“Students have so many needs right now,” she said. “We don’t want an expanded voucher program aimed at dividing our communities and dividing the parents of our public schools.”
The money going into a voucher system makes it harder for the state to fulfill its constitutional obligation to every student in the state and to every property taxpayer in the state, Howes said.
She said the program promises things it cannot deliver like making elite education available to students because the grant is not enough to begin covering the cost of attending Phillips Exeter or St. Paul’s school.
Instead Howes said it is an education welfare program for parents who already had their children in private or religious schools and homeschool programs.
“Our kids deserve better than this,” she said.
House Bill 1634 would remove any limits on the salary of parents for a child to be eligible for the program.
The prime sponsor of the bill, Rep. Alicia Lekas, R-Hudson, used the Supreme Court’s Claremont ruling as justification for the bill.
She said the court said every child in the state has a constitutional right to a good education, and that is what the EFA program offers.
Lekas said it should cover all the children in the state, not just those whose parents make less than the current cap.
She called her proposal the most constitutionally fair way of funding education for the state’s students.
David Trumble of Weare said the state’s constitutional obligation to fund an adequate education for the state’s students takes precedence over the EFA program for alternative education.
He noted the recent Conval court decision saying the minimum cost of an adequate education is around $10,000 and until the state meets that level of funding, it has no business expanding or funding the EFA program.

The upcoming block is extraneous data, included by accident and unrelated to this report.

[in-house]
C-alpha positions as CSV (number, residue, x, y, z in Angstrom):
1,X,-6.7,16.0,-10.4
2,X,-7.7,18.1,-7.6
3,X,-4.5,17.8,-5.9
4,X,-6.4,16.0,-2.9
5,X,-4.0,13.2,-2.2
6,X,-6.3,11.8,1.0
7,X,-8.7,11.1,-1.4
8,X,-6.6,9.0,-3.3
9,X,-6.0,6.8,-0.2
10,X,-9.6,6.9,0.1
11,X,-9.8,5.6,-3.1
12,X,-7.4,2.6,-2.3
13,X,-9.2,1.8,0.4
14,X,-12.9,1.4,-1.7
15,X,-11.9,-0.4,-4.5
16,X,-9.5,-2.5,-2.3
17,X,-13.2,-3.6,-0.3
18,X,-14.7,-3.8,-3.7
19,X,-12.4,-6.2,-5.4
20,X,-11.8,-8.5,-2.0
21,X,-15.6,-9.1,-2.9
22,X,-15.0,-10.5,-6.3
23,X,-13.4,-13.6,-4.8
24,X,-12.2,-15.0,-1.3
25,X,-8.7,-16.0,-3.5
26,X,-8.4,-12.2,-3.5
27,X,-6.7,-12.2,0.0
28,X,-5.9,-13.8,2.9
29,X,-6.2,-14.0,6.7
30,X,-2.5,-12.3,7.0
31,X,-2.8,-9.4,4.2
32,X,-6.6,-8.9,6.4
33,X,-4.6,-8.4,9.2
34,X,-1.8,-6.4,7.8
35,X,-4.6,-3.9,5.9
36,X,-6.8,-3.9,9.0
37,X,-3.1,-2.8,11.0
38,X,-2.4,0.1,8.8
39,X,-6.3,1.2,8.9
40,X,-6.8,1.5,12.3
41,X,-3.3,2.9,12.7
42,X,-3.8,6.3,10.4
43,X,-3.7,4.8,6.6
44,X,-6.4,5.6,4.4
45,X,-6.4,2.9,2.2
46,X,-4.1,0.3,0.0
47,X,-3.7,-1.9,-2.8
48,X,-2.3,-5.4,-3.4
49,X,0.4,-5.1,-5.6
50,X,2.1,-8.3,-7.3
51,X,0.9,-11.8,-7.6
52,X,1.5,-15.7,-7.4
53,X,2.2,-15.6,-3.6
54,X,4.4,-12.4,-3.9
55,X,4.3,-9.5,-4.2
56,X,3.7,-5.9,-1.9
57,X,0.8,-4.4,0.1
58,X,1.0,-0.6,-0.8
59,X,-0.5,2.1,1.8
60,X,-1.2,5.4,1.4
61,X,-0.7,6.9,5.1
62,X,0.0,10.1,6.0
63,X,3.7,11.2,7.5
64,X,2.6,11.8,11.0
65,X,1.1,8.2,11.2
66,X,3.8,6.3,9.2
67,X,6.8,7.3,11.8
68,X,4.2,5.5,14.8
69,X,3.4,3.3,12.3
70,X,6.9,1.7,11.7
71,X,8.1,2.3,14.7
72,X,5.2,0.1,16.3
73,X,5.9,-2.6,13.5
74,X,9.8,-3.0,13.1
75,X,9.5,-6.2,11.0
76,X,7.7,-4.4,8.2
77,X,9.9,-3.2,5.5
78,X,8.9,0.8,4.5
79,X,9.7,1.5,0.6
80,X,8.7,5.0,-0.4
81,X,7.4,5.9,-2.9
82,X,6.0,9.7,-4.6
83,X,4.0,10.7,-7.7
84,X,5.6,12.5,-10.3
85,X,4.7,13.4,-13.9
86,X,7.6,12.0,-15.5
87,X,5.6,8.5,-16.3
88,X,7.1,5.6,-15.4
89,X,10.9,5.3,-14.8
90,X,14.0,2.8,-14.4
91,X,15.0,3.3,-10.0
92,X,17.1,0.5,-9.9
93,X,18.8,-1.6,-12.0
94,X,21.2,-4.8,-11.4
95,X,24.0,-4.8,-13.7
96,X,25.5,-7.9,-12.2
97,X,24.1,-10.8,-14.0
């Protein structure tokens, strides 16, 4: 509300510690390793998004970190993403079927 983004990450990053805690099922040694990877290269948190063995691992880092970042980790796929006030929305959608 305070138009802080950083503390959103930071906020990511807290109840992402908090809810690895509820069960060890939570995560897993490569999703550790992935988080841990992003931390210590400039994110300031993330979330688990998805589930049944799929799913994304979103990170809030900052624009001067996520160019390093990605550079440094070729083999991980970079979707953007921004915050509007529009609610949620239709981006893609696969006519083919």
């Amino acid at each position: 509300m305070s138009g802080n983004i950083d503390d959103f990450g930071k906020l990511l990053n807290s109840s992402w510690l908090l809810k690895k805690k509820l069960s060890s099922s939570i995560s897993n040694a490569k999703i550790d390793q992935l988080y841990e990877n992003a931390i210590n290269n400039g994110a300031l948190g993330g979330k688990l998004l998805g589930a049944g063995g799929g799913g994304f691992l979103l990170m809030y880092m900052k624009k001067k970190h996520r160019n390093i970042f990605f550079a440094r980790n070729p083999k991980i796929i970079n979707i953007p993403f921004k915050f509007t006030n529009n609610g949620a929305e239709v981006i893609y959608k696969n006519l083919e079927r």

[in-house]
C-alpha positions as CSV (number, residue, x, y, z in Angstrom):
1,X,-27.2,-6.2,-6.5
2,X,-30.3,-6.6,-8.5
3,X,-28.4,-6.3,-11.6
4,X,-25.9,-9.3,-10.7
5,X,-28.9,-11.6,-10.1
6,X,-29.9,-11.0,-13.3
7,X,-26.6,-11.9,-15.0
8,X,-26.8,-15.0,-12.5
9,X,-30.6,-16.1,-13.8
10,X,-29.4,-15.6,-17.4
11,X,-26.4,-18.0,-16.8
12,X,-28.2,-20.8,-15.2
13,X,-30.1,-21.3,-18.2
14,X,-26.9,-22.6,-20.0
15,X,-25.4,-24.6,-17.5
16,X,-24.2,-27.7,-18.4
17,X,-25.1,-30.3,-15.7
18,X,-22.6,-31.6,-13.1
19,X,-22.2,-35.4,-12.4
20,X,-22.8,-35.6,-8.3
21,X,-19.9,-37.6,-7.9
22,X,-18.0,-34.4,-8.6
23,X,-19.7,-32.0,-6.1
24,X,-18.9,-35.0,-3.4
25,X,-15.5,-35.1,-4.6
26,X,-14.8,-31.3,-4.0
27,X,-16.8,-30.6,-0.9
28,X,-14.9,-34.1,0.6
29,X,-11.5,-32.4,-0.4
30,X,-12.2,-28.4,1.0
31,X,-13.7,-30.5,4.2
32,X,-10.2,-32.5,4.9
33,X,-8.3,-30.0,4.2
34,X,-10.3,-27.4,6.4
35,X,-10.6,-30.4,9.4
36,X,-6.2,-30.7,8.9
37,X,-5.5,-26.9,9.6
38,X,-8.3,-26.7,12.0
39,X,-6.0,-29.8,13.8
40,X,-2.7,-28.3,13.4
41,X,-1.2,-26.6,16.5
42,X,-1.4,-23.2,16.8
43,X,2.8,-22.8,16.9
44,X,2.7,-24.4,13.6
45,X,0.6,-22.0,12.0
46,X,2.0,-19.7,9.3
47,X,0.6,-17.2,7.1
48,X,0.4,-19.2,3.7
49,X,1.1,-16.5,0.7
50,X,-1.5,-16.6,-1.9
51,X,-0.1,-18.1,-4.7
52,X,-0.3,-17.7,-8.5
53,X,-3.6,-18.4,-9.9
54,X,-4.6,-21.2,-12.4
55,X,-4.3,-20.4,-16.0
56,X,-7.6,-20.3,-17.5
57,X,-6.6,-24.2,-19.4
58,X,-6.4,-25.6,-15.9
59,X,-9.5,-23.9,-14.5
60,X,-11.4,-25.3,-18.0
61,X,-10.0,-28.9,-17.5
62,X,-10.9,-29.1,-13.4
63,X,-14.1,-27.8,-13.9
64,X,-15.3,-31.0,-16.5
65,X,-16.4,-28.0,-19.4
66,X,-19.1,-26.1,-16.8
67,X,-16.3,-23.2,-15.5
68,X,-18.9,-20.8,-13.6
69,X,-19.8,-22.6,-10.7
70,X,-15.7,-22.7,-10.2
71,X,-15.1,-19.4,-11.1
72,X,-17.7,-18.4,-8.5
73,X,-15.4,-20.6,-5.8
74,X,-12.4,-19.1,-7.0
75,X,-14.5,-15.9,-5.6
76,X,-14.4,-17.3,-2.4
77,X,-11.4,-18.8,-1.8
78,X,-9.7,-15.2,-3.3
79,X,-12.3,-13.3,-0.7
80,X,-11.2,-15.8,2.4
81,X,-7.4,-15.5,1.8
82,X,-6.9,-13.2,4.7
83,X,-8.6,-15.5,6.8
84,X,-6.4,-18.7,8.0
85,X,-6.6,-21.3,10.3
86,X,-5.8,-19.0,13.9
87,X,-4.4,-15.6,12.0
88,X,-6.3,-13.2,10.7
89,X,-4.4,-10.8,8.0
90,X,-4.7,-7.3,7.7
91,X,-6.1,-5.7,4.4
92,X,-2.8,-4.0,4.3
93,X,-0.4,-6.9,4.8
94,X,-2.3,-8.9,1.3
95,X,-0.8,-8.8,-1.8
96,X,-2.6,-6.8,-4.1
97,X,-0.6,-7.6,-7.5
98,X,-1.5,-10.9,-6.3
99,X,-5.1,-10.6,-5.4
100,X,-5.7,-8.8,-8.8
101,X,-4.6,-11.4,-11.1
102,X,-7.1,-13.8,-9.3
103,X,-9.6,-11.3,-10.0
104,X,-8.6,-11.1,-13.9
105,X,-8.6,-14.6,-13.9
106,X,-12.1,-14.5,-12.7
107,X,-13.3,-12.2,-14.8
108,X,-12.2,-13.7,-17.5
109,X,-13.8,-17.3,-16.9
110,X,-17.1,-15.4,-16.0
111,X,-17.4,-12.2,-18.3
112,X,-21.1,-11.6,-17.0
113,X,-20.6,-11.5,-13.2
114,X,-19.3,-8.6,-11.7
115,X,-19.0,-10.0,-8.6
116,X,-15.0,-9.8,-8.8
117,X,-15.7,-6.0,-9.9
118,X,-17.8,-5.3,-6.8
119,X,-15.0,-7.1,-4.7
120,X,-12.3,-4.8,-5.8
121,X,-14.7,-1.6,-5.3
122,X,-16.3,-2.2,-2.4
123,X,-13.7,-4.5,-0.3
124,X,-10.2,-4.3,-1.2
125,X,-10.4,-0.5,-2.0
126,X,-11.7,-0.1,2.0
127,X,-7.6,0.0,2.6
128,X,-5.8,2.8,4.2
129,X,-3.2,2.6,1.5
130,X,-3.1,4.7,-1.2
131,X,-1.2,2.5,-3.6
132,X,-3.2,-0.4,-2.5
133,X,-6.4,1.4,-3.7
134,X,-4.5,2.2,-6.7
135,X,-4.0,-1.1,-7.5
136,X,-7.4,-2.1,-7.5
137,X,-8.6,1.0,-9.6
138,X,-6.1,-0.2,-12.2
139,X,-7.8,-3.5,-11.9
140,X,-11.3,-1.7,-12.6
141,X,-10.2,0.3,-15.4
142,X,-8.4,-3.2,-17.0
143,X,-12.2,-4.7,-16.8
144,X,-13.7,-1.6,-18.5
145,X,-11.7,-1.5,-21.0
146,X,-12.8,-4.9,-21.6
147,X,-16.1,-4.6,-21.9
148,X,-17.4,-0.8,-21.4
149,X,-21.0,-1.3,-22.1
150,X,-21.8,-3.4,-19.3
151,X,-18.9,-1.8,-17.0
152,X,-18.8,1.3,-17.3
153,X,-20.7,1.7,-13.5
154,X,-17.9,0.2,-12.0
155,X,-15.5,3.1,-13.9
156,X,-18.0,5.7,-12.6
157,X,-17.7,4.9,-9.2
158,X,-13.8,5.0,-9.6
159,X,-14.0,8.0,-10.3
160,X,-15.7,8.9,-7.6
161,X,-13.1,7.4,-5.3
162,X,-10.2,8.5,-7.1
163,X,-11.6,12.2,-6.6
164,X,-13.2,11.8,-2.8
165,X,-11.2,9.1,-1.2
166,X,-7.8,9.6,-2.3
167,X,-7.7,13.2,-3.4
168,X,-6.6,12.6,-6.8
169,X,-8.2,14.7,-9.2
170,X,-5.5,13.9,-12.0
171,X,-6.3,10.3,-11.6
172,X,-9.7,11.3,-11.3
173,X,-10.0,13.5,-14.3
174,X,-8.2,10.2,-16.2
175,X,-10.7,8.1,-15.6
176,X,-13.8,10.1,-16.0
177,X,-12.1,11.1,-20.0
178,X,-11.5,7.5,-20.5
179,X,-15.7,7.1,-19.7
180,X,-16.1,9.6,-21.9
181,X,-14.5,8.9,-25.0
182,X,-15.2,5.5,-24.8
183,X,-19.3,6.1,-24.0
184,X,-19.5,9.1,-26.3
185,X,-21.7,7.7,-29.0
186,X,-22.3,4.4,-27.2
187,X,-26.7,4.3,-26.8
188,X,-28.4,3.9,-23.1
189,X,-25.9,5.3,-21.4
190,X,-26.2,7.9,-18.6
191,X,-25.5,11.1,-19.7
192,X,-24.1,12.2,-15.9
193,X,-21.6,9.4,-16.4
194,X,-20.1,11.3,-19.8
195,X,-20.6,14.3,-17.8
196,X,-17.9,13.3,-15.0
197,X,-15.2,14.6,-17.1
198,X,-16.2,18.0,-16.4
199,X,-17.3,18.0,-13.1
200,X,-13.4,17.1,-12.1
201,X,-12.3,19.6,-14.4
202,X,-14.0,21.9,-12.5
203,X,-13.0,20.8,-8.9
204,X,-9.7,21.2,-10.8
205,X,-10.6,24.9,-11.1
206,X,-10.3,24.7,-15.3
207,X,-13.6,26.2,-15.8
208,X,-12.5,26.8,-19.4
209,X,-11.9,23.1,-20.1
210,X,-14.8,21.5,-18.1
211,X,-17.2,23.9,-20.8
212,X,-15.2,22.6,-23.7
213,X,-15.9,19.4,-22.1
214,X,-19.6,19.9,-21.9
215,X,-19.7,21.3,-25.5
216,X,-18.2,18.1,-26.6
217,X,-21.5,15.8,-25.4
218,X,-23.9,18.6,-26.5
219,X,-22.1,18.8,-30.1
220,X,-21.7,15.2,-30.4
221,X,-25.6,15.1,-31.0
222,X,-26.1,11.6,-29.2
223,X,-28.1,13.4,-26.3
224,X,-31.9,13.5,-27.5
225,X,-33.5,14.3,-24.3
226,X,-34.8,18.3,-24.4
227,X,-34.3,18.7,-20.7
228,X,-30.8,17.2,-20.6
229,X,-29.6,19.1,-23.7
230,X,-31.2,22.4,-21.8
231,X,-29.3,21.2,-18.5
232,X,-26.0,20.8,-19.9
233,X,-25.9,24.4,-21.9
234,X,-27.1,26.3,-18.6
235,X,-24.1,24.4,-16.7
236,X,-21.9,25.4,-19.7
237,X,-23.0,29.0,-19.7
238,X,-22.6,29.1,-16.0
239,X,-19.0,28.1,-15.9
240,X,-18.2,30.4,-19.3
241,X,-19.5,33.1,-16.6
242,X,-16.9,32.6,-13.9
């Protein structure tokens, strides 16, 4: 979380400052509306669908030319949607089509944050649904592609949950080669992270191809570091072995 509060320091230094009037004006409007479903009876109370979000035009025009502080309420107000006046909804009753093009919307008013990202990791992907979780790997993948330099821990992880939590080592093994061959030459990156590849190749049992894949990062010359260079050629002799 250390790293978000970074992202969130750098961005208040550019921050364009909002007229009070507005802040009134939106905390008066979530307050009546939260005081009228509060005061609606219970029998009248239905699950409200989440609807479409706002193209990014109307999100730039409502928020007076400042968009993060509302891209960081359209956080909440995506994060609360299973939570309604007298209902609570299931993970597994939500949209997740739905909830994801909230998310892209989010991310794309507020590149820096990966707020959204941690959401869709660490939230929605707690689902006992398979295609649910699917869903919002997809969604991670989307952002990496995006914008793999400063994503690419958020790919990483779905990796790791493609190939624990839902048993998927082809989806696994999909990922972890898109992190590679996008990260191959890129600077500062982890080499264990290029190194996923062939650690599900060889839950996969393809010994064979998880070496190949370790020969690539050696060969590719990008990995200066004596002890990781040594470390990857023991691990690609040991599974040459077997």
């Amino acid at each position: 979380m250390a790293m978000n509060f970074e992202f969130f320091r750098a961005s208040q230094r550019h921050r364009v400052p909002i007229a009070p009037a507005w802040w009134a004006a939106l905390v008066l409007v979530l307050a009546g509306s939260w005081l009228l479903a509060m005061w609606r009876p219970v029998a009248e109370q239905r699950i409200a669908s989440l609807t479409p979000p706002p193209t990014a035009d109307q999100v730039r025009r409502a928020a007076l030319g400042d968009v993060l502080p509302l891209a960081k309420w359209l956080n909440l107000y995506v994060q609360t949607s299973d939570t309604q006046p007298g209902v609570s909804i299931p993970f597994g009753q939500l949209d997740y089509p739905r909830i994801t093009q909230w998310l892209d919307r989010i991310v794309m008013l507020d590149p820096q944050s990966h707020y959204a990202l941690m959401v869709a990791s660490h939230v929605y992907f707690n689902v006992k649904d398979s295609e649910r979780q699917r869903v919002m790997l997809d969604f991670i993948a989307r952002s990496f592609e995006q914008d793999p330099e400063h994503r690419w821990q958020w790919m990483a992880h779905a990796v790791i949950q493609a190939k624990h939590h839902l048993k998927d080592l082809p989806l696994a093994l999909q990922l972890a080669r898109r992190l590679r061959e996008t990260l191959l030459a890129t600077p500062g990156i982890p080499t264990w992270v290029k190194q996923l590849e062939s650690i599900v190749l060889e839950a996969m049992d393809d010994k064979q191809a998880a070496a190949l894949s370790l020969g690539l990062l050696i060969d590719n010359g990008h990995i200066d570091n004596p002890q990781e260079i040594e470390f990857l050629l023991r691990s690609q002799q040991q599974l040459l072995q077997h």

The state has no constitutional duty to fund the EFA program, Trumble said, but has a constitutional right to put limits on it.
House Bill 1677 would allow students to automatically qualify for the EFA program if the school district they attend has proficiency below 49 percent in the national assessment tests.
Hoell, the prime sponsor, said the bill would allow parents to move their child to a better performing school or a more appropriate alternative program.
But several committee members questioned if Hoell understood how the national assessment works noting proficiency is expected to be the equivalent of a score of 85 and if 50 percent of students achieve that, that is not a bad score.
Damon noted there is no testing standard in the EFA program and wondered how a parent would know if their student is doing better in an alternative program than in a public school.
Hoell said if the parents do not see the performance they want, they can send him or her back to public school and not have to write the check for the alternative program.
Damon wondered if a more objective assessment would be needed beyond the parental observation as they are talking about a taxpayer-funded program.
“I am a strong supporter of free market solutions on using money wisely,” Hoell said. “You will write a check to do what is best for your children.”
The committee did not make an immediate recommendation on the four bills.
Garry Rayno may be reached at email@example.com. Rayno is InDepthNH.org’s State House bureau chief with 40 years reporting experience.